Josh was activated in September and closed out the year blister-free. His final stats—6-7 with a 4.10 ERA in 21 starts—didn’t really tell the story of his season. When healthy, Josh showed that he could be unhittable. Though he had yet to master all the nuances of pitching and needed to refine his mechanics, he clearly had the stuff to be Florida’s ace.

While Florida never really competed for a playoff spot, the team gave its fans lots to cheer about. The offense matured into a pesky group of hitters who beat opponents as often with their legs as their bats. Some onlookers groaned when Beinfest dealt Floyd, Dempster, Alfonseca and Clement. But the Marlins got value in return, picking up outfielder Juan Encarnacion and a trio of live arms in Carl Pavano, Justin Wayne and Dontrelle Willis. Florida’s final record of 79-83 wasn’t bad, considering all the turnover.

With his pitching staff rounding into shape, Beinfest continued to retool the Marlins in the offseason. In a deal with the Rockies, he swapped center fielders, picking up the speedy Juan Pierre for Wilson. With Castillo slotting down to second in the batting order, the Marlins now had a pair of first-rate table-setters.

The GM took another bold step by signing catcher Ivan Rodriguez—a player who some thought had passed his prime. Pierre and I-Rod figured to fit in nicely in batting order, and they also strengthened Florida’s up-the-middle defense. If Lowell and Lee continued to emerge as power threats, the Marlins stood to score a decent amount of runs. A third shrewd move by Beinfest was the acquisition of lefty Mark Redman. A soft thrower with an assortment of change-ups, he was a perfect foil to rest of Florida’s fireballing rotation.


Josh Beckett, 2001 Baseball America
     
 

As the 2003 season approached, Torborg gave Josh a huge vote of confidence and named him his Opening Day starter. Josh, in turn, became the youngest hurler to claim that honor since Dwight Gooden in 1986. The youngster, however, got hammered by the Philadelphia Phillies in an 8-5 loss. The defeat helped set the early tone for the Marlins, who flopped around .500 for the first six weeks of the year.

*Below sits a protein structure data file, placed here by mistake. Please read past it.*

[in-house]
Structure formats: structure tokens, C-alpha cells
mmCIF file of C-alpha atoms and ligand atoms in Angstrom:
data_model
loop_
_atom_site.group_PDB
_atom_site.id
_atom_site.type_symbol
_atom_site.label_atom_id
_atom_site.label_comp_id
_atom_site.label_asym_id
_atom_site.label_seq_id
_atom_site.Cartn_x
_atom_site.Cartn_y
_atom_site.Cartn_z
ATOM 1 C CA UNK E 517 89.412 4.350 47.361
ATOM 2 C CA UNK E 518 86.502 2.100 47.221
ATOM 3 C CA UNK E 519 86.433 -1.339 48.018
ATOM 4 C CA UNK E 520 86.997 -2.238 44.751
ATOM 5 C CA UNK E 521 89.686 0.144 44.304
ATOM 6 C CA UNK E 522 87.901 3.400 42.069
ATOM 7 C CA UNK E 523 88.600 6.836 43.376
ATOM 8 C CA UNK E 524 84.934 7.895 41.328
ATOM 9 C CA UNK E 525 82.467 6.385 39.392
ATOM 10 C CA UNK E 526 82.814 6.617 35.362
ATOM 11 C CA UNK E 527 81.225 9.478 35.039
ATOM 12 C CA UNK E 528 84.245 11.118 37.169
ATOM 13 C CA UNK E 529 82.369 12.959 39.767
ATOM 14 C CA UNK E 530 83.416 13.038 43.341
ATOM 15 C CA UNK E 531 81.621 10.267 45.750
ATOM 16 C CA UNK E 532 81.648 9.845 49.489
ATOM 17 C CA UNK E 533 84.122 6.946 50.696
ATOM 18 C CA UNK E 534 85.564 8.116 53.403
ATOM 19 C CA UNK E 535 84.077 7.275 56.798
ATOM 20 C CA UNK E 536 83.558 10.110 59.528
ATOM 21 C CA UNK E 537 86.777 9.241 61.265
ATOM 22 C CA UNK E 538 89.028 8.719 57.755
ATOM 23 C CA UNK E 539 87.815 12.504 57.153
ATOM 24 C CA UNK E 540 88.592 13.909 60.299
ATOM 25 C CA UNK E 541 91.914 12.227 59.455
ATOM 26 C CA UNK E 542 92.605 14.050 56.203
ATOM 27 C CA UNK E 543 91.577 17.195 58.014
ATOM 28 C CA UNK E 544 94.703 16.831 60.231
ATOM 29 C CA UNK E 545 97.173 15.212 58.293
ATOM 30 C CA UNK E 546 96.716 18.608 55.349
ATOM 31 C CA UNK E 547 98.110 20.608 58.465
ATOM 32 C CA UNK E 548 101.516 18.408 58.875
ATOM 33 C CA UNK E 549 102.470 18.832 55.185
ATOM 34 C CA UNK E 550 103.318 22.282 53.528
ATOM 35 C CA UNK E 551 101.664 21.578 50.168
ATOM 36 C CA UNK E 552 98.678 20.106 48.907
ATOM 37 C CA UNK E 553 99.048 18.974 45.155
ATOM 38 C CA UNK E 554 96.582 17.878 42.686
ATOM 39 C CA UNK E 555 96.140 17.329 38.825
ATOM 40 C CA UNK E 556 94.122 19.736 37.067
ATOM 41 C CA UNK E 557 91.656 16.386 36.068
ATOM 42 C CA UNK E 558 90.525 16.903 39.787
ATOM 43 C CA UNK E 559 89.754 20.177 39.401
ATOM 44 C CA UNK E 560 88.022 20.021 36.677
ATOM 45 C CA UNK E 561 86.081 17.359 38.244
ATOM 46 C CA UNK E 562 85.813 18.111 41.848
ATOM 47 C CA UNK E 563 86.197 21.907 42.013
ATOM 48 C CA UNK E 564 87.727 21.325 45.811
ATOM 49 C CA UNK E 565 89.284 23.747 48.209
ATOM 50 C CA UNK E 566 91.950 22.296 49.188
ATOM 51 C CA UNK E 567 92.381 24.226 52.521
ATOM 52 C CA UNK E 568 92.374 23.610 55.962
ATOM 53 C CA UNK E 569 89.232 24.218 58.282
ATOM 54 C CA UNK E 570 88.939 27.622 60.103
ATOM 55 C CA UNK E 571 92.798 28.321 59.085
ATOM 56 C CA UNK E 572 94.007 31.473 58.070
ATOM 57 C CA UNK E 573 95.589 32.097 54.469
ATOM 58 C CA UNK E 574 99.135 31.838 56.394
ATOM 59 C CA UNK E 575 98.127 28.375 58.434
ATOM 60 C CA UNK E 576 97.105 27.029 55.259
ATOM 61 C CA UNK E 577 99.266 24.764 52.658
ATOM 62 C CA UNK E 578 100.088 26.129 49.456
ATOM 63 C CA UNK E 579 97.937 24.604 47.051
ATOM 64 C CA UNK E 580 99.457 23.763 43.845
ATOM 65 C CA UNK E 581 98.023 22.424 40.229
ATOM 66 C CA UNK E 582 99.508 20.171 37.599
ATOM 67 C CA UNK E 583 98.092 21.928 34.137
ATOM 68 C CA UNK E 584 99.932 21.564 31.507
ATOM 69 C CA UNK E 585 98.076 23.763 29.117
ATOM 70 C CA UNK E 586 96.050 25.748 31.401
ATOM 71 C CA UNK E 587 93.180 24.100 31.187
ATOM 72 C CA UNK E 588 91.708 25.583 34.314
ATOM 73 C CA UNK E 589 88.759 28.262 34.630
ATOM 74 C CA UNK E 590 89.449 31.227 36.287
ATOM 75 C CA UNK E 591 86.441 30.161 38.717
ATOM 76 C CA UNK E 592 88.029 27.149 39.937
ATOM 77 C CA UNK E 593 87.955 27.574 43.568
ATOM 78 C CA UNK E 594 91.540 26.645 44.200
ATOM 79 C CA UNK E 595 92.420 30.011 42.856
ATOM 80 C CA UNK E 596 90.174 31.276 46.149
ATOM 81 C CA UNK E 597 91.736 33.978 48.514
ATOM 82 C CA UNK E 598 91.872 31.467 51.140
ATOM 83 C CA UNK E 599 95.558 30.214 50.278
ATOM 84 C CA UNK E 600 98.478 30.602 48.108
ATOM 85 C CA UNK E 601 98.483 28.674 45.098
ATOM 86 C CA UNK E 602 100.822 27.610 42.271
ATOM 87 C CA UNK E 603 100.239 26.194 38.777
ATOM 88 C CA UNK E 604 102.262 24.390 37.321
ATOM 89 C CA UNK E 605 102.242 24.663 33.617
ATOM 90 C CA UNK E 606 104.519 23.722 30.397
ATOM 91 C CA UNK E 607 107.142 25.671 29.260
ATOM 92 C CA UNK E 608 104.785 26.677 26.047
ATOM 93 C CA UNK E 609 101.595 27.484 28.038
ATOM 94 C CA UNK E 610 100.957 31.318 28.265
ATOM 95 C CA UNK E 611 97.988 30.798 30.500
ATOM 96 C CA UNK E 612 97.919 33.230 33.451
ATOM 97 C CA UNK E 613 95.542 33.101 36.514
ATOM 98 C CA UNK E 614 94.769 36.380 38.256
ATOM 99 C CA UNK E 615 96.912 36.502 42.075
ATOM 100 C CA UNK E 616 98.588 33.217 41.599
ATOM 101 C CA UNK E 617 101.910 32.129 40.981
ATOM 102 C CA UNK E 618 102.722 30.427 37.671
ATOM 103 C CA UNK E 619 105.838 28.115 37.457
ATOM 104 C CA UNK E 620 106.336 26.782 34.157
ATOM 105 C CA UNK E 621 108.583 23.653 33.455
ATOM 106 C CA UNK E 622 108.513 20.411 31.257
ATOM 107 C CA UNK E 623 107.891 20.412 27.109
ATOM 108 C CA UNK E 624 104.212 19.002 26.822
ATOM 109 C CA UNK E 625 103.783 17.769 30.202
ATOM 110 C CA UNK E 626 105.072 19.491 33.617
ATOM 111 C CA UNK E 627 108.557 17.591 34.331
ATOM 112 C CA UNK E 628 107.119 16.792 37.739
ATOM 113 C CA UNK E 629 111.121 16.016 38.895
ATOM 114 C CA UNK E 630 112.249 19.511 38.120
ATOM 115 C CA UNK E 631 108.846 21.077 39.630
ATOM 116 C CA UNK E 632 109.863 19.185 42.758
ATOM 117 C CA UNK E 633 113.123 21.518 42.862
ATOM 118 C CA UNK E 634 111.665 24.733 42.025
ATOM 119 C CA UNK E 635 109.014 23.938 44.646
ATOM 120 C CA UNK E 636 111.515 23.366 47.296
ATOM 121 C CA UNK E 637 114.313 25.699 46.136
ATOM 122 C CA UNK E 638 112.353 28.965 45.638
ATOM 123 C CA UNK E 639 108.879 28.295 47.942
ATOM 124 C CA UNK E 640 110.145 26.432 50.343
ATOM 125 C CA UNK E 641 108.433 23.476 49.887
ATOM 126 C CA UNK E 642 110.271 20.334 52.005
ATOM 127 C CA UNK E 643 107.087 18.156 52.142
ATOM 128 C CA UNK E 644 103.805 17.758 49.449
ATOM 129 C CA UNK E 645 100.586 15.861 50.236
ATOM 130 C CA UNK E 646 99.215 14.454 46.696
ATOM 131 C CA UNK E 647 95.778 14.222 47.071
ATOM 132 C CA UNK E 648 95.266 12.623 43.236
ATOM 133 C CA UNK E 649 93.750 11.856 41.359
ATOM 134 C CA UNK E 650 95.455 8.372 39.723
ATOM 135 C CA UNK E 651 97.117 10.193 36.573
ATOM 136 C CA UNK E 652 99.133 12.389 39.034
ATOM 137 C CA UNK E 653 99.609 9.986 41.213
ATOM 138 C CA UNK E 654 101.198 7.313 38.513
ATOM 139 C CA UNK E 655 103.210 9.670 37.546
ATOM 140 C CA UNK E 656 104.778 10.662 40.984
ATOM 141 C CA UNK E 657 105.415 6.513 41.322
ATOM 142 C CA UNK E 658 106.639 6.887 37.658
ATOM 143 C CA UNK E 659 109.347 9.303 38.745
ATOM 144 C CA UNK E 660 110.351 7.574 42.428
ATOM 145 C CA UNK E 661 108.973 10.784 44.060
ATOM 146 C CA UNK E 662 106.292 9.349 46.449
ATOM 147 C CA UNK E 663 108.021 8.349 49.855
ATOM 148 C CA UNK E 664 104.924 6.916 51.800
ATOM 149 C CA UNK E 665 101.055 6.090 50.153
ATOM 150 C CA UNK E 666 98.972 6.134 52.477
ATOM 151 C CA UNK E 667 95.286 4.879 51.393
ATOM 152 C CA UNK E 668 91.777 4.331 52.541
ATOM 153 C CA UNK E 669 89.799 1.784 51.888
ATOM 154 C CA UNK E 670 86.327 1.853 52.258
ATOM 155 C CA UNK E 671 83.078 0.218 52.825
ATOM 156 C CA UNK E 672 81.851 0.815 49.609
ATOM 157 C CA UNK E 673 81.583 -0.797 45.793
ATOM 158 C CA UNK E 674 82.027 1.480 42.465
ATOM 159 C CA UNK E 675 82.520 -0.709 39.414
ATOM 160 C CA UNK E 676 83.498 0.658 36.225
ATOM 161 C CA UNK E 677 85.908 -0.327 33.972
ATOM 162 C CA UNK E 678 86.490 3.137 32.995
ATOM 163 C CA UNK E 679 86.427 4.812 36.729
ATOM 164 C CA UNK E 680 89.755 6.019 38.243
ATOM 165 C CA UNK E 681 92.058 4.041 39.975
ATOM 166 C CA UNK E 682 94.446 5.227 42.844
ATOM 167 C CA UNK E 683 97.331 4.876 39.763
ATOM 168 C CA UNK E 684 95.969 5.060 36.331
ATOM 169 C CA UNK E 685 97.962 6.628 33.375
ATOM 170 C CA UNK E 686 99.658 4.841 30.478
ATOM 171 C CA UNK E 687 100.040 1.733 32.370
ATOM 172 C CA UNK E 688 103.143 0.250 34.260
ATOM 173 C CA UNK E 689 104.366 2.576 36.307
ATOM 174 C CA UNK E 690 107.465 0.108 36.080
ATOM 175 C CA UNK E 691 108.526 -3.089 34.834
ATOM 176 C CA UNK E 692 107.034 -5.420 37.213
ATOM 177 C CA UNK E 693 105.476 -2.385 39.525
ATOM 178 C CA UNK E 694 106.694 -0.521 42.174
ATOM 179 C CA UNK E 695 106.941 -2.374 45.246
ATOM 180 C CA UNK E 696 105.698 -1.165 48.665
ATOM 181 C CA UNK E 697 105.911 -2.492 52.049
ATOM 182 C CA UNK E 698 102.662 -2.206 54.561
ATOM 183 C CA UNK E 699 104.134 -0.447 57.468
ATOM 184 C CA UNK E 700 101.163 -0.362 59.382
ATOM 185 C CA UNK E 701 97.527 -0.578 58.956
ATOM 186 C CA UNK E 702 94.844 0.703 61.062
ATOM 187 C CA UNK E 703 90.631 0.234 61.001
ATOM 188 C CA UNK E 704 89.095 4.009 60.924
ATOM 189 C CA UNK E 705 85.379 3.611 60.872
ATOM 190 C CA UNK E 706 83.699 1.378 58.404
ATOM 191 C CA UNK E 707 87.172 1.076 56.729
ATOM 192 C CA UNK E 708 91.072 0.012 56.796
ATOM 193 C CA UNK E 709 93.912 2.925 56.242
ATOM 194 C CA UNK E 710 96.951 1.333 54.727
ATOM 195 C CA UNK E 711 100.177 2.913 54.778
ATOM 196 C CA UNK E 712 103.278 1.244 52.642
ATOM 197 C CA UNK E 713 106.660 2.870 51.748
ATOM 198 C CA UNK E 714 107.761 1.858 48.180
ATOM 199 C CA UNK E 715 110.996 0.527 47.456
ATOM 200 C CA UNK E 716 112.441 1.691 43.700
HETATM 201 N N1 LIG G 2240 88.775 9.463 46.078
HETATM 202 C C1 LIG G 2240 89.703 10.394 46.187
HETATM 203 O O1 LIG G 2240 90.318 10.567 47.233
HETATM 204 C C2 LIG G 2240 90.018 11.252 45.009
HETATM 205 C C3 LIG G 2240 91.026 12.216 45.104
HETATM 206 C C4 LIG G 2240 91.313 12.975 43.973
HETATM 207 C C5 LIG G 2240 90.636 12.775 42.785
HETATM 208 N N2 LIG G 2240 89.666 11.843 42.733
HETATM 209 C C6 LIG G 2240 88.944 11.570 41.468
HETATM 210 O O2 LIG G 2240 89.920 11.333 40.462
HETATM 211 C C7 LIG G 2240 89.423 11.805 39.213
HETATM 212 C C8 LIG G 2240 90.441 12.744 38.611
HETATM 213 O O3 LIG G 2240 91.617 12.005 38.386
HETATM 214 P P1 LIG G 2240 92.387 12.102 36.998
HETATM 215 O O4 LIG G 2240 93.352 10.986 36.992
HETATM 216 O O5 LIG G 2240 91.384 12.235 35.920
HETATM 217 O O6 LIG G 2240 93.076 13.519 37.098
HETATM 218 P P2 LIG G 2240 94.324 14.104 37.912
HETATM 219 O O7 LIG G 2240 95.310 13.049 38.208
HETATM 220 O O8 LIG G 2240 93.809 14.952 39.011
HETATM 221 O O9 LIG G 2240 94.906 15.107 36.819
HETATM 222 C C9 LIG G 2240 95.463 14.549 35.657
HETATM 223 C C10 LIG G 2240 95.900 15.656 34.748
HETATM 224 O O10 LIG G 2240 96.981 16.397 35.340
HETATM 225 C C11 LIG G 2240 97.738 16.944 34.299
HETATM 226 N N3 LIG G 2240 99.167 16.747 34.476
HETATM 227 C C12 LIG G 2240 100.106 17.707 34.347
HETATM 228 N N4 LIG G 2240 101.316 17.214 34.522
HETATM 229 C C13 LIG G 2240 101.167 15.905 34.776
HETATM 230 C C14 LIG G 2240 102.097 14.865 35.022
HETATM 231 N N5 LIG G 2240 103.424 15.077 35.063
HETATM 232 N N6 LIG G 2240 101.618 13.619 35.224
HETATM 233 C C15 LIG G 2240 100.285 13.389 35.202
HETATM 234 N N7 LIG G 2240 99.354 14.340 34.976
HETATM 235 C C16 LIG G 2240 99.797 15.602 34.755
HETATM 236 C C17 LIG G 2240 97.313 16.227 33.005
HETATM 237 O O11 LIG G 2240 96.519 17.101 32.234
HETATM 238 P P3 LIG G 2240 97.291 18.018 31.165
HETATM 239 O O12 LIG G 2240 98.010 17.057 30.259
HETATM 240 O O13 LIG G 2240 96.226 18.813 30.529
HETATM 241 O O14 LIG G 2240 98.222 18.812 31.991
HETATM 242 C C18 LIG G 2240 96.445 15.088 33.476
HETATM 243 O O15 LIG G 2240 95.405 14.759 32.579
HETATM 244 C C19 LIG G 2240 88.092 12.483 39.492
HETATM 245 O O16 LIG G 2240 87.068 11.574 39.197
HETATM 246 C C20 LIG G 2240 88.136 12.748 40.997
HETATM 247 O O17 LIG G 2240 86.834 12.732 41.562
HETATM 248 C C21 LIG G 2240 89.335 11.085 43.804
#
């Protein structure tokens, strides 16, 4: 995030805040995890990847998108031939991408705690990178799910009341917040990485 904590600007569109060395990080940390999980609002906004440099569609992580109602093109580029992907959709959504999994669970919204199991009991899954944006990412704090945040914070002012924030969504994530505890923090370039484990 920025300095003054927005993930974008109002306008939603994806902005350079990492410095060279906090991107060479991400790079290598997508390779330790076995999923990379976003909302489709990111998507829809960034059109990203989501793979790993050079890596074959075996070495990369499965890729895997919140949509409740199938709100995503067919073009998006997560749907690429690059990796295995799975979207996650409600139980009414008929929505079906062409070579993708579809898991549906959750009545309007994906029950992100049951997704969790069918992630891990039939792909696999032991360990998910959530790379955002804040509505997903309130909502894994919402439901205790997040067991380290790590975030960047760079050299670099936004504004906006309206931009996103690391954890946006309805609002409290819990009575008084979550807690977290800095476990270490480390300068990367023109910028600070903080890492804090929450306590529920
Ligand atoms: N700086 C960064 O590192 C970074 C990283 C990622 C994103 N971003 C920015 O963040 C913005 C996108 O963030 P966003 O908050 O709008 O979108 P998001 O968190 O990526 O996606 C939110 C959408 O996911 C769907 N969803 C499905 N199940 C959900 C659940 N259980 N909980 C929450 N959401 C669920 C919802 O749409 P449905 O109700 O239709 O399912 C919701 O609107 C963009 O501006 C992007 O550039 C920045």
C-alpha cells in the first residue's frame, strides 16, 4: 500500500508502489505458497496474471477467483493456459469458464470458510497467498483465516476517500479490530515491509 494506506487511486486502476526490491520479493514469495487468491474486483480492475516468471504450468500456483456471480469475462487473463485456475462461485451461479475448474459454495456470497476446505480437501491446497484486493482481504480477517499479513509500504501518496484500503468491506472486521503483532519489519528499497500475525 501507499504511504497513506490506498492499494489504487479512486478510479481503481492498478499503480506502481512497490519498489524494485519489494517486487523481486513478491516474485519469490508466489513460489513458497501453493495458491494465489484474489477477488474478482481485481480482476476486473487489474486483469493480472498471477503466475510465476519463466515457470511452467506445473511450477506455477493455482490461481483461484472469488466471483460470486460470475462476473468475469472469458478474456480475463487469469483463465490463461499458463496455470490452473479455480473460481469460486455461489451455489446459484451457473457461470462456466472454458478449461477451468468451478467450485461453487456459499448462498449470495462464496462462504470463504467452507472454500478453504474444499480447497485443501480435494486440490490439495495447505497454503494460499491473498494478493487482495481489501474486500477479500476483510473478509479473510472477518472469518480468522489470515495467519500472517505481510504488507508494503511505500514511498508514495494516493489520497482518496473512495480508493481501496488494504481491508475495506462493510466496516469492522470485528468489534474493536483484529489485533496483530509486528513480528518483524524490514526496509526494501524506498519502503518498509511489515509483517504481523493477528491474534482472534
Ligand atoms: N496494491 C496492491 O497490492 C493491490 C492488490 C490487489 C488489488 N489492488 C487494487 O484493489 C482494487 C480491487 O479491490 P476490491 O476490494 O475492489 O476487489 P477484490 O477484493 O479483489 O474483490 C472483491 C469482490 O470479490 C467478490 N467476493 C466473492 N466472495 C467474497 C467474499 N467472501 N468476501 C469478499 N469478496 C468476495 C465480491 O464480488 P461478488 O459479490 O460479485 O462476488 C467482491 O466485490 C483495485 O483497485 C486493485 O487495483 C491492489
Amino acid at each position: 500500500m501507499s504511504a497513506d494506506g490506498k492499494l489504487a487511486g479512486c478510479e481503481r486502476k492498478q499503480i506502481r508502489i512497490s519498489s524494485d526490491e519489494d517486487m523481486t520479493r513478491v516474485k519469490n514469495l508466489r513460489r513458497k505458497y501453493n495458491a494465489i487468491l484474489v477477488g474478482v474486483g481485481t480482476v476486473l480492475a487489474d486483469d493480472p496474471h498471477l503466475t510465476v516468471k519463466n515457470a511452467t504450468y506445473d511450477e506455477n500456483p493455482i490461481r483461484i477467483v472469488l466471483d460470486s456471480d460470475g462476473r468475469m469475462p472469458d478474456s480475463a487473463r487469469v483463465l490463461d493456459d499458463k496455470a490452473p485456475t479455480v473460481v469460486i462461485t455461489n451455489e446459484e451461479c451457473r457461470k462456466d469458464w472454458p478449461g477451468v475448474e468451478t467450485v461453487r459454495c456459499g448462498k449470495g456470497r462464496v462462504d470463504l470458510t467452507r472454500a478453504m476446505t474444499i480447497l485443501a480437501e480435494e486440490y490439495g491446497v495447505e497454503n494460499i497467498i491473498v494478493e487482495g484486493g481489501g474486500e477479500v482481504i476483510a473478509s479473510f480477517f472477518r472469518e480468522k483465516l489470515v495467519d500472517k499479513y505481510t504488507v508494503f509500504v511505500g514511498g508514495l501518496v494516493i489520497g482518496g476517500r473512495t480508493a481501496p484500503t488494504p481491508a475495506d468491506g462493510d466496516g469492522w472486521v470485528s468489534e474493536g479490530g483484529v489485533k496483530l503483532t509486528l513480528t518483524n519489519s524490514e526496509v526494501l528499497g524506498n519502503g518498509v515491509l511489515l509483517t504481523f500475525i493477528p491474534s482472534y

While Pierre, Castillo and Rodriguez were taking care of business at the top of order, the team couldn’t mount a consistent attack. The pitching was spotty, too. Looper and the bullpen were blowing leads, Burnett was on the DL, and Josh wasn’t feeling great, either. In fact, in mid-May, he finally admitted that his elbow was bothering him. Diagnosed with a sprain, he again went on the DL.

In retrospect, Florida’s skittish start proved a blessing. Torborg was fired and replaced by 72-year-old Jack McKeon, who refocused the clubhouse attitude. With the Atlanta Braves already running away with the division, he told his players to relax and have fun. When they did, the wins came in waves. A big part of the team’s resurgence was the call-up of Willis. The slingshot lefty, who always arrived at the ballpark with a big smile, won his first seven decisions.

With the club playing well, the Marlins were careful about Josh’s return. He came off the DL in July and won his first start against the Braves, handcuffing them for six innings. He finished the month at 3-1 with a 2.42 ERA . Florida, meanwhile, had won enough games to take a run at the Wild Card.

With the trade deadline nearing, Beinfest decided the Marlins would be buyers, not sellers. He turned down offers for Lowell and fiddled with his roster for the stretch run. His loudest deal was a trade for Ugueth Urbina from the Rangers, giving Florida a reliable arm in the bullpen. A move that flew under the radar was the acquisition of Jeff Conine, a solid right-handed bat and a member of Florida’s 1997 championship team. The Marlins also bolstered themselves from within, getting nice numbers from Miguel Cabrera, a 20-year-old shortstop who McKeon used at third and in the outfield. When Lowell went down with a broken right hand, Conine and Cabrera saw action as everyday players.

Going into September, no less than six teams were in contention for the Wild Card. The Marlins shot to the front of the pack with lights-out pitching and timely hitting. No one did more for the club than Josh. In the season’s final month, he put together five outstanding starts, including a victory in a crucial series with the Phillies. The win helped Florida clinch its first playoff berth in six years.

MAKING HIS MARK

The Marlins squared off against the pitching-depleted Giants in the first round. The defending NL champs were installed as favorites, but Josh matched ace Jason Schmidt’s velocity and command in a classic Game 1 pitcher’s duel. Though the Giants gutted out a 2-1 victory, the Florida players realized they had a chance. The Marlins routed the Giants in Game 2 and then flew east and beat them twice at Pro Player to take the series.

McKeon held Josh out for a possible Game 5 start, forcing Felipe Alou to do the same with Schmidt. This not only sunk the Giants’ boat, it had a huge impact on the next series, against the Cubs. Josh started the series opener and surrendered four runs in the first inning. From that point on, he was untouchable.